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  Home > Singapore

Email impersonation scams, online love scams on the rise

Email impersonation scams have gone up by about 30 per cent last year compared to the year before. Photo: Unsplash


 February 10th, 2018  |  11:13 AM  |   455 views



Email impersonation scams have gone up by about 30 per cent last year compared to the year before, fresh statistics released by the police on Friday (Feb 9) showed. There were 328 cases of email impersonation scams in 2017, up from 257 in 2016.

The amount lost in such scams also rose by about 70 per cent, with at least S$43 million lost last year, up from at least S$25 million in 2016.

The highest amount lost in a case last year was close to S$5.7 million.

These figures were revealed about a week after the police published their annual crime statistics, where they highlighted that Internet love scams, email impersonation scams and e-commerce scams were areas of concern.

In one case, dating back to March 2015, a general manager of an international trading company based in Singapore had transferred €100,000 (about S$163,000) to an impersonator pretending to be one of his company’s suppliers.

Ben (not his real name), 38, was duped into believing the hackers after they created a similar email address as the company’s usual supplier and seemed to know the details of the transaction.

The police explained that hackers in email impersonation scams would often monitor the correspondence between companies and would wait for the opportune moment to strike.

In this case, the hackers chose to act when Ben was about to pay his suppliers. They instructed Ben to transfer the €100,000 to a Polish bank account, claiming that it had a subsidiary company in the country.

Ben said: “I didn’t know that it was the hacker, because the email address was exactly the same.” He realised he was conned after the supplier contacted him about two days later, saying payments were not received.

Ben lodged a police report and contacted the European bank to ask if the transfer was made. “Fortunately, the European bank had blocked the transfer,” he said. “Through various legal measures, (our company) has managed to recover about 90 per cent of the money lost over the last two years.”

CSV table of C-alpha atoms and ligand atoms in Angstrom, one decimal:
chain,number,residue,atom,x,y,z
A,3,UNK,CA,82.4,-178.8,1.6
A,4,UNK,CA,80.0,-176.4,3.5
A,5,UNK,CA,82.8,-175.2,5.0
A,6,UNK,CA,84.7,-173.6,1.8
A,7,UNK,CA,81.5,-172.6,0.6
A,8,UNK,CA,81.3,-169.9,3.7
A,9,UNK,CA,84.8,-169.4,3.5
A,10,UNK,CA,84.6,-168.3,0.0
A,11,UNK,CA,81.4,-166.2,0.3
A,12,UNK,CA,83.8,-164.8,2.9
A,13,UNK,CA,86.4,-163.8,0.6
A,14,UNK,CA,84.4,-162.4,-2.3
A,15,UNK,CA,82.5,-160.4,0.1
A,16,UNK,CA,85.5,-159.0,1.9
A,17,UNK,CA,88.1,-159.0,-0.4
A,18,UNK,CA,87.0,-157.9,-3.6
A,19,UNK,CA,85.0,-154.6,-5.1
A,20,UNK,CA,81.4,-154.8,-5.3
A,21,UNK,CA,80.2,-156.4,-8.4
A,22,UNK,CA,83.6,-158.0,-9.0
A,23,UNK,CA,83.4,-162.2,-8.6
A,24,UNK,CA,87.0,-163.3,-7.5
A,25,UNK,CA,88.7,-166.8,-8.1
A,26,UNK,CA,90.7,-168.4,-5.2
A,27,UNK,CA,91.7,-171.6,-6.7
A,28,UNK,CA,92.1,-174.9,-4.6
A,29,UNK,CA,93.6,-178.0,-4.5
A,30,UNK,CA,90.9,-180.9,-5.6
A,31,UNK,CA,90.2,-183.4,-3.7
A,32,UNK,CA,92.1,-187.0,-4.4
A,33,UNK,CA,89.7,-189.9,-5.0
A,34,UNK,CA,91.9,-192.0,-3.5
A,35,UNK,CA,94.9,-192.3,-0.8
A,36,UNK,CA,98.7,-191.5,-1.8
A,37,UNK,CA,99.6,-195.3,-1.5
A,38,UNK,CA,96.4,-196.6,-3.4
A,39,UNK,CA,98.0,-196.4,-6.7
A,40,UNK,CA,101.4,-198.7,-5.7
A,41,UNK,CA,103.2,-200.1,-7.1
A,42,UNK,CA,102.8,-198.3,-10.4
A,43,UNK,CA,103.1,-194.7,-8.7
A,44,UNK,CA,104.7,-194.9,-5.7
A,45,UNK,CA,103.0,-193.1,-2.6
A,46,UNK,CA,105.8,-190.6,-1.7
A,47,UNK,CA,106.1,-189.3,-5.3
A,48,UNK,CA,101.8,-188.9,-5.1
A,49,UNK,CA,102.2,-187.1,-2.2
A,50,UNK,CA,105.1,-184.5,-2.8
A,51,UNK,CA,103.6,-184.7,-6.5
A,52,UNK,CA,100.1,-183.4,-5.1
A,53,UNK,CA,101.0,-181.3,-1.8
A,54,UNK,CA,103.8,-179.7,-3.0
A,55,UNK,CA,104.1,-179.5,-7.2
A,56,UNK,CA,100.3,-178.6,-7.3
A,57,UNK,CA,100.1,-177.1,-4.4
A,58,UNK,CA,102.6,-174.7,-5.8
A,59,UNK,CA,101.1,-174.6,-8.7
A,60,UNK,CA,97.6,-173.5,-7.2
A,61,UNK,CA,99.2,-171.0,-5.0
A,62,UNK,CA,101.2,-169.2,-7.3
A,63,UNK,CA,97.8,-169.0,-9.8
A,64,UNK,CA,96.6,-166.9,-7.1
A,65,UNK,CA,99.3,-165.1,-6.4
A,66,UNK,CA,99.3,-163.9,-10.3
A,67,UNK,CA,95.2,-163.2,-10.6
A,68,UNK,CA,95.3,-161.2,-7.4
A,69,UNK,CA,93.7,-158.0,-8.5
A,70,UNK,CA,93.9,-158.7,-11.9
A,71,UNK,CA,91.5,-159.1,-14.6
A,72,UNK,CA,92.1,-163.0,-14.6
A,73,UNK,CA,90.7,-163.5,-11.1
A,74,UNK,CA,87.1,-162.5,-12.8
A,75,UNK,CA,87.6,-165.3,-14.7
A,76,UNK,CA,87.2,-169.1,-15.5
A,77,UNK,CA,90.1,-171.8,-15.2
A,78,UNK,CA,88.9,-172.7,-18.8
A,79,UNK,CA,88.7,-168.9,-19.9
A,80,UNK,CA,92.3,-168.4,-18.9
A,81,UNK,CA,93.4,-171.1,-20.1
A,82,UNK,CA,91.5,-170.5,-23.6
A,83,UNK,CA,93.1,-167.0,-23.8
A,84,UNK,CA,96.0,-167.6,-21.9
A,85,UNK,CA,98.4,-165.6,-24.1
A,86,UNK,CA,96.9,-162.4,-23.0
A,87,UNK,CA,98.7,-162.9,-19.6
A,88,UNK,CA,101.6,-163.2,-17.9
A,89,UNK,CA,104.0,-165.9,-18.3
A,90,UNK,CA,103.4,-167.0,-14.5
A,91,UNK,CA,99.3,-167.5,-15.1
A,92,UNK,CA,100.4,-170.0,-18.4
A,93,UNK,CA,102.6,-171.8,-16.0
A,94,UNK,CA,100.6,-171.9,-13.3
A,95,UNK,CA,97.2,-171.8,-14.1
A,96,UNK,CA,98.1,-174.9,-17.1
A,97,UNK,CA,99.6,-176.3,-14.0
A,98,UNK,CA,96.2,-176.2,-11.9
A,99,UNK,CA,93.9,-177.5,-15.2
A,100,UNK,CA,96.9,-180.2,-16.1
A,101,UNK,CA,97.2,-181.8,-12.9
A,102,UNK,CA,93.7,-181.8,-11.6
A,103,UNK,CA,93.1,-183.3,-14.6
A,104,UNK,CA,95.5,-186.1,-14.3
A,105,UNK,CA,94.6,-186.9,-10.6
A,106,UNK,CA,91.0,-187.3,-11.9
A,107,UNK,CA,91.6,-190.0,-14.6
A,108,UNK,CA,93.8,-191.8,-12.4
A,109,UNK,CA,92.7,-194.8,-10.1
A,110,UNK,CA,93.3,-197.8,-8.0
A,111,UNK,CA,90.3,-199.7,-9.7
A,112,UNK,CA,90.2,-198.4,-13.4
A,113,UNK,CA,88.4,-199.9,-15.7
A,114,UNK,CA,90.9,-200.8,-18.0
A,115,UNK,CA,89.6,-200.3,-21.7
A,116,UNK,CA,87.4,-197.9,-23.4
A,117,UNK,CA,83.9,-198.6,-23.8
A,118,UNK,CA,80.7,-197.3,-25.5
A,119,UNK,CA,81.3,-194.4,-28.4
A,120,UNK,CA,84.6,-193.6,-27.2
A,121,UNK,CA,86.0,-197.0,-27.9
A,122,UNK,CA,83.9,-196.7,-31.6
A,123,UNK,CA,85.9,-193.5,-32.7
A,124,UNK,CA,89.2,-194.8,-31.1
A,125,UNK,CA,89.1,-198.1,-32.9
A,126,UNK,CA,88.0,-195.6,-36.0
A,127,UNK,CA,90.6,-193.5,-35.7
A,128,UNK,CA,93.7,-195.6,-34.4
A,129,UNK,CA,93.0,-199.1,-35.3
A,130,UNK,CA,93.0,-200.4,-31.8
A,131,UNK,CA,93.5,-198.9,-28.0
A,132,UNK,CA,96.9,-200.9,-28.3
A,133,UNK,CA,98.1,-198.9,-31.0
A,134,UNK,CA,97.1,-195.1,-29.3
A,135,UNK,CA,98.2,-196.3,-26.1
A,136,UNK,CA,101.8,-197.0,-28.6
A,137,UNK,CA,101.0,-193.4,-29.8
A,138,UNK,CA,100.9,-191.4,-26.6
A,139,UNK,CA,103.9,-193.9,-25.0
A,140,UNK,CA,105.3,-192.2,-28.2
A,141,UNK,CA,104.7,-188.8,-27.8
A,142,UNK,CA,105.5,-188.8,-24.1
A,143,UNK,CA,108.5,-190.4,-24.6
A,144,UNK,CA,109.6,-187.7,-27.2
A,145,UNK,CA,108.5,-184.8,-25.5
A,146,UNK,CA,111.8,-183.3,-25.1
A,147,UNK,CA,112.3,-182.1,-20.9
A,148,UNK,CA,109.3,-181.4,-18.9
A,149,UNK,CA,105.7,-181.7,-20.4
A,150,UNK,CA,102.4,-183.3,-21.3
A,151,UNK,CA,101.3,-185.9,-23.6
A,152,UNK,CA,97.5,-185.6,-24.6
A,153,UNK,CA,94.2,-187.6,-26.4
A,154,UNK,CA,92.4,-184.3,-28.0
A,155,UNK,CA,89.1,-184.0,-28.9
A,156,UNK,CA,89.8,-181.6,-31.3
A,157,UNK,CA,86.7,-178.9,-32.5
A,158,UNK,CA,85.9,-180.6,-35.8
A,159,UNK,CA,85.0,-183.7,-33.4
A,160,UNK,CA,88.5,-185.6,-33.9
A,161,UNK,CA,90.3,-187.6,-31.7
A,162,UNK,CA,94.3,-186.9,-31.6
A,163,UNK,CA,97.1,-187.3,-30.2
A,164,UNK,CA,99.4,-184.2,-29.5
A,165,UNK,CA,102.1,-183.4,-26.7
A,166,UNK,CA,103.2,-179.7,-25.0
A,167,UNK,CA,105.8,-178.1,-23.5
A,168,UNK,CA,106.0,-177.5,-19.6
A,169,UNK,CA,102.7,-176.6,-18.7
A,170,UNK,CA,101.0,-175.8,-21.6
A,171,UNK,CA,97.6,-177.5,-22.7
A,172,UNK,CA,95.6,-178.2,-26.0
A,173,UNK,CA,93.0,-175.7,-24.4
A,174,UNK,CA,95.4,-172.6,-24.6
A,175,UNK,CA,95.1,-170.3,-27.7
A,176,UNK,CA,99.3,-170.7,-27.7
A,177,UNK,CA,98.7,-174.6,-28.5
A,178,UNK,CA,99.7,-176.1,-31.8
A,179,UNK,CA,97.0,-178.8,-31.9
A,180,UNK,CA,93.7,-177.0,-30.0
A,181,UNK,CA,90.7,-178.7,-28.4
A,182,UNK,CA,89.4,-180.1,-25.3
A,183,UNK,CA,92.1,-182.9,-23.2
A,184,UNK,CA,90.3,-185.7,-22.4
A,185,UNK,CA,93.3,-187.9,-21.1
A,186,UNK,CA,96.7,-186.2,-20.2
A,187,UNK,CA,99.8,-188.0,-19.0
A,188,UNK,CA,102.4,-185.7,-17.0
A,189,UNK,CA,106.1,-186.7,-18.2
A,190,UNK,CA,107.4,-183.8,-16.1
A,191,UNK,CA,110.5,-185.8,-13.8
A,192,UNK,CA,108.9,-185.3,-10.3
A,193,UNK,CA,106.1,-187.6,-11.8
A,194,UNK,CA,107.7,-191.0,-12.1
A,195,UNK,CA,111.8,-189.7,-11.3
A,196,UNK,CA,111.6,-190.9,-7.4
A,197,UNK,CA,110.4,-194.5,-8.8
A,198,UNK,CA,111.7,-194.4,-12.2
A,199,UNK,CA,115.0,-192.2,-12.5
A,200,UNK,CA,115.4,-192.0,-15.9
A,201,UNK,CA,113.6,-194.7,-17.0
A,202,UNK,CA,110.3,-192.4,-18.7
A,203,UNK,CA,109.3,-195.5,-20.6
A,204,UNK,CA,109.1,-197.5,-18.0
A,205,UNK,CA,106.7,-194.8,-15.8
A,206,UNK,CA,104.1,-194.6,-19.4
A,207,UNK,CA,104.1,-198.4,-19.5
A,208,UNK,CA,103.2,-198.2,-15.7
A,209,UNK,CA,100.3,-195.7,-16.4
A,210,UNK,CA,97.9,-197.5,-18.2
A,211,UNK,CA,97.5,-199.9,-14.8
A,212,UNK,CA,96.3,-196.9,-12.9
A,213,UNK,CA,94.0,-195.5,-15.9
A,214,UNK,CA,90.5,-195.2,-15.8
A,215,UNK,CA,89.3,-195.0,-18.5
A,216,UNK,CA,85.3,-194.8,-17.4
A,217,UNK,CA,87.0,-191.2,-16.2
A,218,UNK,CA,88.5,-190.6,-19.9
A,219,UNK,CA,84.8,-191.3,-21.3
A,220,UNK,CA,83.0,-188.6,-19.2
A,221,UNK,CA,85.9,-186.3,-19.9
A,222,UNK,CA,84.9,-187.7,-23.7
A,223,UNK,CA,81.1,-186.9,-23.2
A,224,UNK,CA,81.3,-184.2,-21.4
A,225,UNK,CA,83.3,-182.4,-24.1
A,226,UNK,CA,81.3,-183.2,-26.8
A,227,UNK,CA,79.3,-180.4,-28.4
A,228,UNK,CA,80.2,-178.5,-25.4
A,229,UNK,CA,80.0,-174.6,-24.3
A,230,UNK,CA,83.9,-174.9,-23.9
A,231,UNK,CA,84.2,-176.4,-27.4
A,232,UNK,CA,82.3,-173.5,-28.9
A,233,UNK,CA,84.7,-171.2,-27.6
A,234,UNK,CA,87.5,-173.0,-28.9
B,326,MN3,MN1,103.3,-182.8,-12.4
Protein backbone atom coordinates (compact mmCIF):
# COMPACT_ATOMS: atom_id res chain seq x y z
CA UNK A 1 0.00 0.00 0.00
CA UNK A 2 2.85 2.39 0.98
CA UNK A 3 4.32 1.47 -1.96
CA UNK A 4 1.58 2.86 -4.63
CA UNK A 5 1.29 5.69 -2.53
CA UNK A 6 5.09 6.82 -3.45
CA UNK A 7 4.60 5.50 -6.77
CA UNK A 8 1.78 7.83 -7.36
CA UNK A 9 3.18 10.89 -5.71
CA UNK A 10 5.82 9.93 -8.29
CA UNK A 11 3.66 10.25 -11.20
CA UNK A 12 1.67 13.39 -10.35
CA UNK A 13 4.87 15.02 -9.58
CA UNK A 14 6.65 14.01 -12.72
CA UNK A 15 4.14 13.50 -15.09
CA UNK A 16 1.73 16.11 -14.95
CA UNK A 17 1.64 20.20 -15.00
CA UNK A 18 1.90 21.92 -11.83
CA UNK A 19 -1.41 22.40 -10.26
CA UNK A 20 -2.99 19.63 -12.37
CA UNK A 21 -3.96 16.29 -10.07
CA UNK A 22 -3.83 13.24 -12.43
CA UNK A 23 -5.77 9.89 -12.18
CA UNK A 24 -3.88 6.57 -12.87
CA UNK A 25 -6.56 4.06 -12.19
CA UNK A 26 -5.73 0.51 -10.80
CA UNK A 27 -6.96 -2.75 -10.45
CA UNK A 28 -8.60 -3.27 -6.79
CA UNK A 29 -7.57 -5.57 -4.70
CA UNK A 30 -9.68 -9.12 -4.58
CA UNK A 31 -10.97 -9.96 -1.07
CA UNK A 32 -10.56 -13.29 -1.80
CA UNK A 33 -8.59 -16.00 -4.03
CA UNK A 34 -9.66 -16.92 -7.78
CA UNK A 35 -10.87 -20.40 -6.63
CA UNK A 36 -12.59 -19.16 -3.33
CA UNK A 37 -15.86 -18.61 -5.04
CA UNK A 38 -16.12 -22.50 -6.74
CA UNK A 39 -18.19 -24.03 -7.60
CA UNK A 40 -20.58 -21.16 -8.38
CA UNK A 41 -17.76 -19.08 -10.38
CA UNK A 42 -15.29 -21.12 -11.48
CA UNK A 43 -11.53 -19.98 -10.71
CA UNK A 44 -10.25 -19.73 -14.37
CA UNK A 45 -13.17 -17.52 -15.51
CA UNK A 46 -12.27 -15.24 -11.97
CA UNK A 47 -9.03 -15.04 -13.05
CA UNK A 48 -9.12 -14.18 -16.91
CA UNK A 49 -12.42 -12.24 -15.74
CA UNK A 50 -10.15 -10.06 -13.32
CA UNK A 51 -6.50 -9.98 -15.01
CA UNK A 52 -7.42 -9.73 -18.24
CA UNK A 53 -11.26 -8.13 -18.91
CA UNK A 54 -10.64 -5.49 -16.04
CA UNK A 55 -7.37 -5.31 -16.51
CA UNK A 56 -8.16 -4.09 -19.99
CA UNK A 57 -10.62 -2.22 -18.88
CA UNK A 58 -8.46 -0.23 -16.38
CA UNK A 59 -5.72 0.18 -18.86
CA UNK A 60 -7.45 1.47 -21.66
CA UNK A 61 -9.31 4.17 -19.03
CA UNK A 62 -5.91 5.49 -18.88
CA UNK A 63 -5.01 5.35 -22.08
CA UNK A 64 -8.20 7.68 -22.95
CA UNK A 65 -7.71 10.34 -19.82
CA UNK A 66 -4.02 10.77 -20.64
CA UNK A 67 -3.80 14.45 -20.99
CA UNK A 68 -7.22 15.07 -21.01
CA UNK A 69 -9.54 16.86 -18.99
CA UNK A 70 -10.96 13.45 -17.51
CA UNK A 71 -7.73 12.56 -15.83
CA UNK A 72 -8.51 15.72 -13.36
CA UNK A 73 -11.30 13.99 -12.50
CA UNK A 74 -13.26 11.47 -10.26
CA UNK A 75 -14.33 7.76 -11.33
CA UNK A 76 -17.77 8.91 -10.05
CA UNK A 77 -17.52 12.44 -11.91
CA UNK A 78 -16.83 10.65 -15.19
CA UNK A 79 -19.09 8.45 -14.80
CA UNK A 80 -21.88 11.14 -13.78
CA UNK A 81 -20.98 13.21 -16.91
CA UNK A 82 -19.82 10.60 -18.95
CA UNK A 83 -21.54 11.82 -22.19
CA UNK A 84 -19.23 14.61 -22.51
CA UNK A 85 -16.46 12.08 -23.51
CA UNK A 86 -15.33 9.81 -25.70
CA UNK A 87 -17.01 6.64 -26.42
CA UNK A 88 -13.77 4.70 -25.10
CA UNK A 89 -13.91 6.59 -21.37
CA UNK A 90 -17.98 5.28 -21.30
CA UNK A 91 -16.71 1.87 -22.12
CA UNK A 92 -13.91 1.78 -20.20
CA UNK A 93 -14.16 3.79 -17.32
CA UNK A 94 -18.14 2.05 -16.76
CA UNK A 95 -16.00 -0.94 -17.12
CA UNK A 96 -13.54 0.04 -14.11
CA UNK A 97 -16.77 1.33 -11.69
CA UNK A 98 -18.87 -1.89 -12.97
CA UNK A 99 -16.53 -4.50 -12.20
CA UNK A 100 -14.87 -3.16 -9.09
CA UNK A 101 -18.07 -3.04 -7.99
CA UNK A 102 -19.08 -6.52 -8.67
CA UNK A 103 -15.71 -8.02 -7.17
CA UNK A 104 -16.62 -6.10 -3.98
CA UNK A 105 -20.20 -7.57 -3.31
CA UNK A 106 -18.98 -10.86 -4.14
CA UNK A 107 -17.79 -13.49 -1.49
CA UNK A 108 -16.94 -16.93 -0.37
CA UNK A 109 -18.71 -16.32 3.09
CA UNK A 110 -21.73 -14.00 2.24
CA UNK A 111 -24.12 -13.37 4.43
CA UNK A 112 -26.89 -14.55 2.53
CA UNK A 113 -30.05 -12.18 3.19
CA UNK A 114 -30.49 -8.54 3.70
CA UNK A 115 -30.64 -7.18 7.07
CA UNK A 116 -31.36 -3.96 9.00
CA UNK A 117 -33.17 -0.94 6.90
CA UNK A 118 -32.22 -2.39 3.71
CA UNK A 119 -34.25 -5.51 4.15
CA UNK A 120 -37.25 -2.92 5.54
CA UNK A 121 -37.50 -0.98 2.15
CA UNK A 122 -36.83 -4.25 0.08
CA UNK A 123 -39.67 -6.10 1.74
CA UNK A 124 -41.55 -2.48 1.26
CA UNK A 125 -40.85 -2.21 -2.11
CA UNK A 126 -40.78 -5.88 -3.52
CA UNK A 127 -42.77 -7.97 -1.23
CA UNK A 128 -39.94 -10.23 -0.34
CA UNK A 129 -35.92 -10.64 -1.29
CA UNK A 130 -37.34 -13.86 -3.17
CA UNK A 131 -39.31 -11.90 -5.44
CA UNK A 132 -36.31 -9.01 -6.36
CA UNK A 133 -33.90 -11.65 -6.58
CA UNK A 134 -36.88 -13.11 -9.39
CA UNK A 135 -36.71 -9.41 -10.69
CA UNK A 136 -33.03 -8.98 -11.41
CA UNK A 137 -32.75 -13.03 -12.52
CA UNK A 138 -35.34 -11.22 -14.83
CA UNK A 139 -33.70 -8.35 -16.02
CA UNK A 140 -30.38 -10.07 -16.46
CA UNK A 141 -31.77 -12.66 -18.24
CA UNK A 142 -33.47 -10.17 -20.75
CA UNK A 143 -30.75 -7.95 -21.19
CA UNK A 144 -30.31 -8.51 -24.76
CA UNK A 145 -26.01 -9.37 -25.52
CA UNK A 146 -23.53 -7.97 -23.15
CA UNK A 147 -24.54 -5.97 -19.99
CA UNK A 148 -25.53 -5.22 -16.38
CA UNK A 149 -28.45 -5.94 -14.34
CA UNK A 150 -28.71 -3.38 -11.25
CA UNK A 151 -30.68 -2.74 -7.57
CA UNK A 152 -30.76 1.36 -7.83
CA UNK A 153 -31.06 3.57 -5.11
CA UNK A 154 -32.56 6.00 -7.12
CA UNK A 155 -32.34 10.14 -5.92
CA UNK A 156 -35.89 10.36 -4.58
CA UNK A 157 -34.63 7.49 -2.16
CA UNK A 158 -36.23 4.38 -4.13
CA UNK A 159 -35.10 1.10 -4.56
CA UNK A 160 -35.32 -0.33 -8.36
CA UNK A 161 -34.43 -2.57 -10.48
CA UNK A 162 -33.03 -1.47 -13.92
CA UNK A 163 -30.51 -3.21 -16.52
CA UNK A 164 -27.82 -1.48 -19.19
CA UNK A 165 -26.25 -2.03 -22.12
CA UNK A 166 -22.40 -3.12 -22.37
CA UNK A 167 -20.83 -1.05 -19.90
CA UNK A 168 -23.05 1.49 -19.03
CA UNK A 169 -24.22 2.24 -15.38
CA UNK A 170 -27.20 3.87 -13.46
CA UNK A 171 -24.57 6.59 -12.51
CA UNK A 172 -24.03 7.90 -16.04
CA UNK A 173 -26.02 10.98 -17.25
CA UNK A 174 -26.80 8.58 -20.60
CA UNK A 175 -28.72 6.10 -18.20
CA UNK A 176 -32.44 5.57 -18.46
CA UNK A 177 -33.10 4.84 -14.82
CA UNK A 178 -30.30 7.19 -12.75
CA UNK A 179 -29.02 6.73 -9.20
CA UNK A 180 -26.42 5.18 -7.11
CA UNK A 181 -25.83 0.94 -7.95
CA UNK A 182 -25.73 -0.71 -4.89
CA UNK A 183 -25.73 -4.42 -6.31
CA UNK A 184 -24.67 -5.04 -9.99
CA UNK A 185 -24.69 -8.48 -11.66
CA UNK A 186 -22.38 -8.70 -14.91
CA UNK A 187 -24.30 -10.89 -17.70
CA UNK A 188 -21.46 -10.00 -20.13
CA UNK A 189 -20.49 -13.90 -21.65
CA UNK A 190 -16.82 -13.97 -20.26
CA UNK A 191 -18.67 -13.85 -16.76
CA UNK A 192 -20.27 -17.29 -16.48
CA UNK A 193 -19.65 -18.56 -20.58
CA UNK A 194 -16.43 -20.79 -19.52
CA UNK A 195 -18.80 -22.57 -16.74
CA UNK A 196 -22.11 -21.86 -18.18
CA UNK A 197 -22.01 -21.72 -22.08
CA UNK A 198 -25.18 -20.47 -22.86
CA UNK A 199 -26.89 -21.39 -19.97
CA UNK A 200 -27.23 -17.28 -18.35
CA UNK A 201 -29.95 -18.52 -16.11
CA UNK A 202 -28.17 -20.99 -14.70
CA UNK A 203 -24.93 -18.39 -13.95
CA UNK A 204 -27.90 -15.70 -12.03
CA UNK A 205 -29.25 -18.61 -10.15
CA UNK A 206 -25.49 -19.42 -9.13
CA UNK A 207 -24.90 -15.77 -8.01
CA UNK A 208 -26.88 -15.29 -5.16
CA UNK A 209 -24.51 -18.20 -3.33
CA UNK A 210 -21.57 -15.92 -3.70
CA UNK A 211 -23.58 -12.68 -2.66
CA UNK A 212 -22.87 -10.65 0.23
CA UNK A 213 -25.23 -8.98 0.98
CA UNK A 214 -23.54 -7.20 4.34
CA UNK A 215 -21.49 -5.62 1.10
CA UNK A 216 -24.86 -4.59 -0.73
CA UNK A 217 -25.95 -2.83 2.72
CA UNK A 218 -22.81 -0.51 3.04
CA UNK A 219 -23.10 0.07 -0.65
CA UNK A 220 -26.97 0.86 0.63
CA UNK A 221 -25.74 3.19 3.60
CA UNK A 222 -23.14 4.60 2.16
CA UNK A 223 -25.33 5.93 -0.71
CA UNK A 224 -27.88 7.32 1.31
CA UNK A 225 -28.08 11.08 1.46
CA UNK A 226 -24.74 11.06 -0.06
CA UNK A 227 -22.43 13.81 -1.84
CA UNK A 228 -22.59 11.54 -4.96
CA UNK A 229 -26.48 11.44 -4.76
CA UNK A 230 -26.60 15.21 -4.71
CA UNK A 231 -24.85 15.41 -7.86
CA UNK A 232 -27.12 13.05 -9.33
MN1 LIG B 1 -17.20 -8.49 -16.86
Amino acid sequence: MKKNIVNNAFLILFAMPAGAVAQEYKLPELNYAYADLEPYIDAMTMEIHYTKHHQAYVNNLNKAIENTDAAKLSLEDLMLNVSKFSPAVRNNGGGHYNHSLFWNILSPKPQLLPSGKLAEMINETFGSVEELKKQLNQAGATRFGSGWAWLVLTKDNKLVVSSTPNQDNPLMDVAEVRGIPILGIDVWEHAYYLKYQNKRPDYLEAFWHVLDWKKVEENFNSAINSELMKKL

The police noted that online fraud transcends national boundaries, and they would continue to work closely with foreign law enforcement counterparts to crack down on overseas syndicates targeting Singaporeans.


Internet love scams, another serious crime concern, hit a new high last year. Cases increased by about 30 per cent and the sums of money cheated went up by 50 per cent.

There were 825 cases last year, up from 635 cases the year before.

The total amount cheated — at S$37 million — was also a new high compared to S$24 million in 2016.

In one single case, a victim lost S$6 million, which was a record amount.

This year, a recent case involved a 40-year-old woman who was cheated of S$3,000 by a man who claimed he was working in the United States.

The woman, who wanted to be known only as Ms Tan, said that she first accepted the man’s request to be friends with her on Facebook. She thought the man “looked honest” and “gentlemanly” in his profile picture.

Less than a week after Ms Tan befriended the stranger, he then told her that he would send her gifts from the US such as “laptops, iPhones and gold bars”, and she would have to pay S$3,000 in “courier fees”.

A “courier” contacted her, claiming to be delivering her parcels, and asked her to make the money transfer to a Singapore bank account.

Alarm bells rang when she was asked to transfer another S$12,500 to the courier after the first transaction was completed.

“That was when I was certain it was a scam,” Ms Tan said, adding that she has since learnt her lesson. “I may not be getting back my S$3,000, but I hope I can spread awareness to others to be more alert when trusting strangers online.”

On Thursday, Singapore and Malaysia police busted an online love syndicate that is believed to have cheated people of more than S$240,000. Two women and a man were arrested for their suspected involvement in several cases of Internet love scams in the two countries.

The syndicate allegedly relied on individuals in Singapore to receive and transfer their proceeds.

The police repeated their call to members of the public to be careful when befriending strangers online, to avoid falling prey to such love scams.



courtesy of TODAY

by Cynthia Choo


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